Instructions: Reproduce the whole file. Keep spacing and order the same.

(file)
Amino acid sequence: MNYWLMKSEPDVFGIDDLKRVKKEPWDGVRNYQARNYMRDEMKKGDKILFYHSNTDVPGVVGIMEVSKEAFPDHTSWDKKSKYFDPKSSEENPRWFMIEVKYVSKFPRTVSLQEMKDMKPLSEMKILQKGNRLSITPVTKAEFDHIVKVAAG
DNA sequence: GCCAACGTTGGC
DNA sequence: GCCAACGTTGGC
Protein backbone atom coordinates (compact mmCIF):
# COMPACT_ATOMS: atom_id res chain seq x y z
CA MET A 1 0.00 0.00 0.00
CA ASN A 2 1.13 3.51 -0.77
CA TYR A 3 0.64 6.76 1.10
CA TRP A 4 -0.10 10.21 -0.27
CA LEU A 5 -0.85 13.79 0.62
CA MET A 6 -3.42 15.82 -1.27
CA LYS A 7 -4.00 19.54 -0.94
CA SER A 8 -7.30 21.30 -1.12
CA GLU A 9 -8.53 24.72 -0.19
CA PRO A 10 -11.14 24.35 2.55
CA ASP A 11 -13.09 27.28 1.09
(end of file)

Amino acid sequence: MNYWLMKSEPDVFGIDDLKRVKKEPWDGVRNYQARNYMRDEMKKGDKILFYHSNTDVPGVVGIMEVSKEAFPDHTSWDKKSKYFDPKSSEENPRWFMIEVKYVSKFPRTVSLQEMKDMKPLSEMKILQKGNRLSITPVTKAEFDHIVKVAAG
DNA sequence: GCCAACGTTGGC
DNA sequence: GCCAACGTTGGC
Protein backbone atom coordinates (compact mmCIF):
# COMPACT_ATOMS: atom_id res chain seq x y z
CA MET A 1 0.00 0.00 0.00
CA ASN A 2 1.13 3.51 -0.77
CA TYR A 3 0.64 6.76 1.10
CA TRP A 4 -0.10 10.21 -0.27
CA LEU A 5 -0.85 13.79 0.62
CA MET A 6 -3.42 15.82 -1.27
CA LYS A 7 -4.00 19.54 -0.94
CA SER A 8 -7.30 21.30 -1.12
CA GLU A 9 -8.53 24.72 -0.19
CA PRO A 10 -11.14 24.35 2.55
CA ASP A 11 -13.09 27.28 1.09